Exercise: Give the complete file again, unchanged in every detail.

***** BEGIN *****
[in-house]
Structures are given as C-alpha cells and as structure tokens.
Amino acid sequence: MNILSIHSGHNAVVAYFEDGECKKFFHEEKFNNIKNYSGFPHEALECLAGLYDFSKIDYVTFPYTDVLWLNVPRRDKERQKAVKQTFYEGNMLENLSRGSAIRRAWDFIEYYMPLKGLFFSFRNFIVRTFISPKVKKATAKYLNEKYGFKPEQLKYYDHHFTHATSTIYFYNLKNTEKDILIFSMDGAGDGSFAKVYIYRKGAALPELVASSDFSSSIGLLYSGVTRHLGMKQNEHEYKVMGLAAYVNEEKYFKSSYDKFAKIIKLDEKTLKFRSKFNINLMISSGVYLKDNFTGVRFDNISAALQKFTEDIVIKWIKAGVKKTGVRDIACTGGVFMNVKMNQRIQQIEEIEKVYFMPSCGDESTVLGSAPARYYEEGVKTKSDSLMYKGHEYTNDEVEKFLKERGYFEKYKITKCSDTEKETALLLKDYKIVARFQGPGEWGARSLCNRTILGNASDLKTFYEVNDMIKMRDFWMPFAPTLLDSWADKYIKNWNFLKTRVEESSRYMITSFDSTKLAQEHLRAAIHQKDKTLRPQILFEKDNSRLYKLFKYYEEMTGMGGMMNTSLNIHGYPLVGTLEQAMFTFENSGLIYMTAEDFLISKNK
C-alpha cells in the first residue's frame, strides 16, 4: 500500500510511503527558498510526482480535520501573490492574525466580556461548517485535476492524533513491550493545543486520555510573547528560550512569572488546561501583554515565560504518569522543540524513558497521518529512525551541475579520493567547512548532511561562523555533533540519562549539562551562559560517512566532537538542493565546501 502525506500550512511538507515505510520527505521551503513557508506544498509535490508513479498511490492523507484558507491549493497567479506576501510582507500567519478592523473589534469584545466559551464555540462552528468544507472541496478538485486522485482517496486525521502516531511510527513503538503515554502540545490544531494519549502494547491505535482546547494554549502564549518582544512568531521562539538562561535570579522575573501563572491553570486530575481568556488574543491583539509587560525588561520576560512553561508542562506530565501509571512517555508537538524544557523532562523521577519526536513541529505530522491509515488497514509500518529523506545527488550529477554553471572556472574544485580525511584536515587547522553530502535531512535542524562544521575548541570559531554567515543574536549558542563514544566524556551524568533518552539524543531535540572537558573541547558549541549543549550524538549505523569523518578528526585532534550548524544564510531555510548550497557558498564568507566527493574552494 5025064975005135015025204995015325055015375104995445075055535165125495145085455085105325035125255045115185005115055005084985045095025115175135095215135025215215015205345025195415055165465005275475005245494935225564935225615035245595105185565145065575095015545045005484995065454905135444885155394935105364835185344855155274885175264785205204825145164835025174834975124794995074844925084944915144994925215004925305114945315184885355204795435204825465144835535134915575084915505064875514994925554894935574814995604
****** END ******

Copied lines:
[in-house]
Structures are given as C-alpha cells and as structure tokens.
Amino acid sequence: MNILSIHSGHNAVVAYFEDGECKKFFHEEKFNNIKNYSGFPHEALECLAGLYDFSKIDYVTFPYTDVLWLNVPRRDKERQKAVKQTFYEGNMLENLSRGSAIRRAWDFIEYYMPLKGLFFSFRNFIVRTFISPKVKKATAKYLNEKYGFKPEQLKYYDHHFTHATSTIYFYNLKNTEKDILIFSMDGAGDGSFAKVYIYRKGAALPELVASSDFSSSIGLLYSGVTRHLGMKQNEHEYKVMGLAAYVNEEKYFKSSYDKFAKIIKLDEKTLKFRSKFNINLMISSGVYLKDNFTGVRFDNISAALQKFTEDIVIKWIKAGVKKTGVRDIACTGGVFMNVKMNQRIQQIEEIEKVYFMPSCGDESTVLGSAPARYYEEGVKTKSDSLMYKGHEYTNDEVEKFLKERGYFEKYKITKCSDTEKETALLLKDYKIVARFQGPGEWGARSLCNRTILGNASDLKTFYEVNDMIKMRDFWMPFAPTLLDSWADKYIKNWNFLKTRVEESSRYMITSFDSTKLAQEHLRAAIHQKDKTLRPQILFEKDNSRLYKLFKYYEEMTGMGGMMNTSLNIHGYPLVGTLEQAMFTFENSGLIYMTAEDFLISKNK
C-alpha cells in the first residue's frame, strides 16, 4: 500500500510511503527558498510526482480535520501573490492574525466580556461548517485535476492524533513491550493545543486520555510573547528560550512569572488546561501583554515565560504518569522543540524513558497521518529512525551541475579520493567547512548532511561562523555533533540519562549539562551562559560517512566532537538542493565546501 502525506500550512511538507515505510520527505521551503513557508506544498509535490508513479498511490492523507484558507491549493497567479506576501510582507500567519478592523473589534469584545466559551464555540462552528468544507472541496478538485486522485482517496486525521502516531511510527513503538503515554502540545490544531494519549502494547491505535482546547494554549502564549518582544512568531521562539538562561535570579522575573501563572491553570486530575481568556488574543491583539509587560525588561520576560512553561508542562506530565501509571512517555508537538524544557523532562523521577519526536513541529505530522491509515488497514509500518529523506545527488550529477554553471572556472574544485580525511584536515587547522553530502535531512535542524562544521575548541570559531554567515543574536549558542563514544566524556551524568533518552539524543531535540572537558573541547558549541549543549550524538549505523569523518578528526585532534550548524544564510531555510548550497557558498564568507566527493574552494 5025064975005135015025204995015325055015375104995445075055535165125495145085455085105325035125255045115185005115055005084985045095025115175135095215135025215215015205345025195415055165465005275475005245494935225564935225615035245595105185565145065575095015545045005484995065454905135444885155394935105364835185344855155274885175264785205204825145164835025174834975124794995074844925084944915144994925215004925305114945315184885355204795435204825465144835535134915575084915505064875514994925554894935574814995604